In December 2015, ASTM Subcommittee E50.02 (Real Estate Assessment and Management) approved revisions to the Standard Guide E2600 for Vapor Encroachment Screening on Property Involved in Real Estate Transactions. The new E2600-15 Standard Guide is an update to E2600-10, which was published in 2010 as an update to the original guide published in 2008 (E2600-08).
The purpose of E2600 is to provide practical guidance and a useful process for conducting a vapor encroachment screen (VES) on a property parcel involved in a real estate transaction with respect to chemicals of concern (COC) that may migrate as vapors into the vadose zone of a property as a result of contaminated soil and/or groundwater on or near the property. Jim Bartlett, Senior VP at EMG and Vice Chairman of ASTM Subcommittee E50.02, recently authored a white paper titled “Overview of Recent Revisions to ASTM E2600 Standard Guide for Vapor Encroachment Screening on Property Involved in Real Estate Transactions.” Jim graciously offered to answer a few questions about the revisions for EDR Insight.
In a nutshell, what were the types of changes ASTM made to the updated guide?
Jim Bartlett: The workgroup made four main types of revisions to the E2600-15 Standard Guide including changes to terminology, improved scientific content, simplified guidance for making conclusions, and updated references to additional sources of information.
What do you view as the most significant change to the E 2600 Guide under the December revisions?
JB: EPs and Users now have vastly simplified guidance for making conclusions related to Vapor Encroachment Conditions (VEC). A VEC now either “exists” or “does not exist”. The goal of the previous guide was to define a procedure for identifying whether a VEC “exists, likely exists, cannot be ruled out, or can be ruled out because a VEC does not or is not likely to exist.” Many EPs and users found these multiple scenarios too difficult to apply, which led the Task Group to simplify this key concept. The industry likes to see clear results in a report, and I think this one change alone could result in greater adoption of the standard.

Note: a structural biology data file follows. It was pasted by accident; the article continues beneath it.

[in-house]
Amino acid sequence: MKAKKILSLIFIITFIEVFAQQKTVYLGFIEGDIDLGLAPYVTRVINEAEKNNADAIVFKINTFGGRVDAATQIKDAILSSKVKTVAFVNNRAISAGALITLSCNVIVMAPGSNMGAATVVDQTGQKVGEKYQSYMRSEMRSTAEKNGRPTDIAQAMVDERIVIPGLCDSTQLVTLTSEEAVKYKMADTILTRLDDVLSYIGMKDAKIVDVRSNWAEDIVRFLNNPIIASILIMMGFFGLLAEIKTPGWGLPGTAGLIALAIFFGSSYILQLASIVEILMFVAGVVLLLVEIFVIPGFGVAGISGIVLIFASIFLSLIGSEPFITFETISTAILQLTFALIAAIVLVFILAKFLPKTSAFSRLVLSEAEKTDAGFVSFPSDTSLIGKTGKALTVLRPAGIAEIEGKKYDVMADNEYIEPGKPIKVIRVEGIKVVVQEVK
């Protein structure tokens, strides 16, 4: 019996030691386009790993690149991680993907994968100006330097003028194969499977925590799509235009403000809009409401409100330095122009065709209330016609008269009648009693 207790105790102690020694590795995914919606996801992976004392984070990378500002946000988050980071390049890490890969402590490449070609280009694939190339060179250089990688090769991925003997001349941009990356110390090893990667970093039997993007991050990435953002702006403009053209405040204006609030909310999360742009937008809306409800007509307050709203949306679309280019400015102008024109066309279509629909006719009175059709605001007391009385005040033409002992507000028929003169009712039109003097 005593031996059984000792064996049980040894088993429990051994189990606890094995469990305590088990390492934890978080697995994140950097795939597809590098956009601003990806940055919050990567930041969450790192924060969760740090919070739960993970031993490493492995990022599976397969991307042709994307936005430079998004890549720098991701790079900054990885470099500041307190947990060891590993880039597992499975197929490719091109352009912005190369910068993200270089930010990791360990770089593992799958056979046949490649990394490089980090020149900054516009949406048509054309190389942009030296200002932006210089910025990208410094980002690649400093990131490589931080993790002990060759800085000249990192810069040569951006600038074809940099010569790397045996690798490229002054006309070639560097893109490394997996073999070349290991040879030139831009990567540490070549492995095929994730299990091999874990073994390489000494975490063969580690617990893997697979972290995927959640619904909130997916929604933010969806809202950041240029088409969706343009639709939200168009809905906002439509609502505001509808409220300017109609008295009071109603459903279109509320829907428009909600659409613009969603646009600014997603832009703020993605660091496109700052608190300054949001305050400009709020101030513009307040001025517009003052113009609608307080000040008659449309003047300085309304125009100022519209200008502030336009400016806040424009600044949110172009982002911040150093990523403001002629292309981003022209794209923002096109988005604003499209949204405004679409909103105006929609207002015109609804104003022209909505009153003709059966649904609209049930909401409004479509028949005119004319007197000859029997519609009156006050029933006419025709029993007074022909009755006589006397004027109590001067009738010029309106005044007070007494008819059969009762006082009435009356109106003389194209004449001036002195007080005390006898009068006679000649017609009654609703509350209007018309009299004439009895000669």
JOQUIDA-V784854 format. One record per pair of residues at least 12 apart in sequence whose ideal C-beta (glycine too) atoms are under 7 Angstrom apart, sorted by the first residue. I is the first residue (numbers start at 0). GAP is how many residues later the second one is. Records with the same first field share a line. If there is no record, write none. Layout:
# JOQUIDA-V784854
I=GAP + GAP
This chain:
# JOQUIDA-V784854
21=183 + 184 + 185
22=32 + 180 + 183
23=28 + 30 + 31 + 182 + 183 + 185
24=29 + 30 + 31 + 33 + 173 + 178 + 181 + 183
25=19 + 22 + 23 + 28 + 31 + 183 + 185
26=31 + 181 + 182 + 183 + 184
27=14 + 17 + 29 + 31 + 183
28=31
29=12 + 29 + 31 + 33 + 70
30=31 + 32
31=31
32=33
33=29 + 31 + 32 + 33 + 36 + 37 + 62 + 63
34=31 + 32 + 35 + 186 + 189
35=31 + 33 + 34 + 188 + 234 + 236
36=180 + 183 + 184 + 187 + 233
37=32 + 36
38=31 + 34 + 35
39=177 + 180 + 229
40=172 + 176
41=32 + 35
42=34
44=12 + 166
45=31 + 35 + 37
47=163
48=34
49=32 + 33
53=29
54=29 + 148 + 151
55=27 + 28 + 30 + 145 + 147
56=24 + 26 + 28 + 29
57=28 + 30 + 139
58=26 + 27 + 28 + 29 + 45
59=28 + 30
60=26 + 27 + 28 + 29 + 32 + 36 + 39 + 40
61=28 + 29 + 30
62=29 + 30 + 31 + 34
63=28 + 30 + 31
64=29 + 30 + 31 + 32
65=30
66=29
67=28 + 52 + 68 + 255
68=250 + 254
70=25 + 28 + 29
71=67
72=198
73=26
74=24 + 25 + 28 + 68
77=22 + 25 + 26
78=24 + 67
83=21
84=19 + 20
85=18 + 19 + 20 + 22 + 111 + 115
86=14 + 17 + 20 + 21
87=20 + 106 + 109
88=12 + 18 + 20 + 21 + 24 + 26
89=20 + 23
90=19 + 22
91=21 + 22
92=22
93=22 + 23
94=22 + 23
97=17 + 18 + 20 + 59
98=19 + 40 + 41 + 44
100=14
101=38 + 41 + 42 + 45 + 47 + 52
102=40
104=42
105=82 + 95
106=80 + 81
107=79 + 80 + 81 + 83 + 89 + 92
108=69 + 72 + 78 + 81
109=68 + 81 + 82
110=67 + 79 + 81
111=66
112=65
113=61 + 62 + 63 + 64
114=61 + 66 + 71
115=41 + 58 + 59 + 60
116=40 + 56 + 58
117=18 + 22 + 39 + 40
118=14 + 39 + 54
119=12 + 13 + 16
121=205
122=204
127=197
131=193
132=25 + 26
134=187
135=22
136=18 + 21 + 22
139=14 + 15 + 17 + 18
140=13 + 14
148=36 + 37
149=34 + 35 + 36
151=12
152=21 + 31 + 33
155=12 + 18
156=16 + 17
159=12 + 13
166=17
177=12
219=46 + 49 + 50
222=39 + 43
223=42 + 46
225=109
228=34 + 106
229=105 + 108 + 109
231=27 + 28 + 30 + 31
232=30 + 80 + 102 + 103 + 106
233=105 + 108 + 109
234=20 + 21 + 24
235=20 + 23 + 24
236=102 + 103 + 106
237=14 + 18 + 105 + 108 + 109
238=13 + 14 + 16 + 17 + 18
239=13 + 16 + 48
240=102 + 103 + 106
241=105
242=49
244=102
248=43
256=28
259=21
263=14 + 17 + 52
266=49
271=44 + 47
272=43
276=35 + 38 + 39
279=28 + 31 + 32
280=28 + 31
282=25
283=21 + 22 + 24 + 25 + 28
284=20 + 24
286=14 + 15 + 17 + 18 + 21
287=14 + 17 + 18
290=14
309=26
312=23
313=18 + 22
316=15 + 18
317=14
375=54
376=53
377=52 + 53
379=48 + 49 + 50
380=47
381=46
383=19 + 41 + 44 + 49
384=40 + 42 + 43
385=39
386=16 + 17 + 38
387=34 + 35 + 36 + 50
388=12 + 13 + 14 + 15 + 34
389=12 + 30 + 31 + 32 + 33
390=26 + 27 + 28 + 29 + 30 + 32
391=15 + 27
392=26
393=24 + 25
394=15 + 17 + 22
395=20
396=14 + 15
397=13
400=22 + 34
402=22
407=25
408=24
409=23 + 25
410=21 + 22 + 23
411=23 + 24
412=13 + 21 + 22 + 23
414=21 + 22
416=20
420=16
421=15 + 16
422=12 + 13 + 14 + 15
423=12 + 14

Can you give readers a general sense of the types of conditions that would lead to the conclusion that ‘a VEC exists?’
JB: A ‘VEC exists’ determination may be appropriate when there are known Chemicals of Concern (COC) contaminating soil and/or groundwater on or near the target property. The guide gives EPs a process for evaluating the areas of concern and corresponding vapor encroachment potential of each COC, which can be adjusted based on site-specific conditions such as soil type, natural or man-made preferential pathways, topography, and groundwater data, etc. The concept of “adjusted AOCs” is new to the guide, and makes the screening and VEC determination process more practical and reasonable than the previous version.
Explain how and why ASTM clarified the migration of chemicals of concern into the vadose zone of the target property.
JB: This was another notable terminology improvement. The Guide previously addressed vapor migration “onto” a property or “to the subsurface”, but now clarifies that the migration of COCs “into the vadose zone” of the target property is the more accurate concern. The soil pore space and space between soil particles and capillary fringe that comprise the vadose zone typically contains air or other gases, and can provide a migration pathway for volatile and semi-volatile COCs. The Guide defines the vadose zone as “the zone between the land surface and the water table within which moisture content is less than saturation (except in the capillary fringe) and pressure is less than atmospheric.” Though the term was present in previous versions, its importance in conveying the concept of vapor migration has increased since the 2013 revision to the E1527-13 Phase I ESA Standard Practice, which requires the consideration of contaminant vapor migration pathways in addition to soil and groundwater pathways.